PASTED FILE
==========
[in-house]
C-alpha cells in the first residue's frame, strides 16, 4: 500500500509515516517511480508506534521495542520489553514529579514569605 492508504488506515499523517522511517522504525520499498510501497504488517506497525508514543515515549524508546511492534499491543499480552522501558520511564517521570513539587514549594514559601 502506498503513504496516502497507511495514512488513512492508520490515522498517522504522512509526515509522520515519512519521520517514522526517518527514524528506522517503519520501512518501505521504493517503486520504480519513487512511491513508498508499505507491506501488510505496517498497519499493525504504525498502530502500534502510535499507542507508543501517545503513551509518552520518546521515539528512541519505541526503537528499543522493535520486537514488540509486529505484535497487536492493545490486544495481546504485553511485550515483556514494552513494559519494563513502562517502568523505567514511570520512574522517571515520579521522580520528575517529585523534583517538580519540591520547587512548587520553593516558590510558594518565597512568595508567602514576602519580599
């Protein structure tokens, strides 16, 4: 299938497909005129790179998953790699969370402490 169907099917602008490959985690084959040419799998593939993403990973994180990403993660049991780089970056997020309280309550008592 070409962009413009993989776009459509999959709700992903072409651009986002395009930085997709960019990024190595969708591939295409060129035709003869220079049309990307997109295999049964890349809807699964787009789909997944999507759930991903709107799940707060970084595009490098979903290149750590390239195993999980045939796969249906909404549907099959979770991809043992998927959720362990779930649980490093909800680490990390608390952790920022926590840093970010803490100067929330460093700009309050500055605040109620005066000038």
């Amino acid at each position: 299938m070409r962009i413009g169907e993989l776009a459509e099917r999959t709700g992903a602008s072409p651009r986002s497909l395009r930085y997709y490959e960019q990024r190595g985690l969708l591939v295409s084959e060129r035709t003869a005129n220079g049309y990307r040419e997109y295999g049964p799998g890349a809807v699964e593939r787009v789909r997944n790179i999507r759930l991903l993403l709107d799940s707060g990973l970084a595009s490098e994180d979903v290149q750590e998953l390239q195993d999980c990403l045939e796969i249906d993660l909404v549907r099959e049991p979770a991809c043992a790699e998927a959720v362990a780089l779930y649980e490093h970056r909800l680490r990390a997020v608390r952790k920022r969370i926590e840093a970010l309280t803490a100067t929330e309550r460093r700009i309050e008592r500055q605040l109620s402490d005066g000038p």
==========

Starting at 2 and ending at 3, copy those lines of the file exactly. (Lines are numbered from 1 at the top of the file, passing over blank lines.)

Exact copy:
C-alpha cells in the first residue's frame, strides 16, 4: 500500500509515516517511480508506534521495542520489553514529579514569605 492508504488506515499523517522511517522504525520499498510501497504488517506497525508514543515515549524508546511492534499491543499480552522501558520511564517521570513539587514549594514559601 502506498503513504496516502497507511495514512488513512492508520490515522498517522504522512509526515509522520515519512519521520517514522526517518527514524528506522517503519520501512518501505521504493517503486520504480519513487512511491513508498508499505507491506501488510505496517498497519499493525504504525498502530502500534502510535499507542507508543501517545503513551509518552520518546521515539528512541519505541526503537528499543522493535520486537514488540509486529505484535497487536492493545490486544495481546504485553511485550515483556514494552513494559519494563513502562517502568523505567514511570520512574522517571515520579521522580520528575517529585523534583517538580519540591520547587512548587520553593516558590510558594518565597512568595508567602514576602519580599
């Protein structure tokens, strides 16, 4: 299938497909005129790179998953790699969370402490 169907099917602008490959985690084959040419799998593939993403990973994180990403993660049991780089970056997020309280309550008592 070409962009413009993989776009459509999959709700992903072409651009986002395009930085997709960019990024190595969708591939295409060129035709003869220079049309990307997109295999049964890349809807699964787009789909997944999507759930991903709107799940707060970084595009490098979903290149750590390239195993999980045939796969249906909404549907099959979770991809043992998927959720362990779930649980490093909800680490990390608390952790920022926590840093970010803490100067929330460093700009309050500055605040109620005066000038």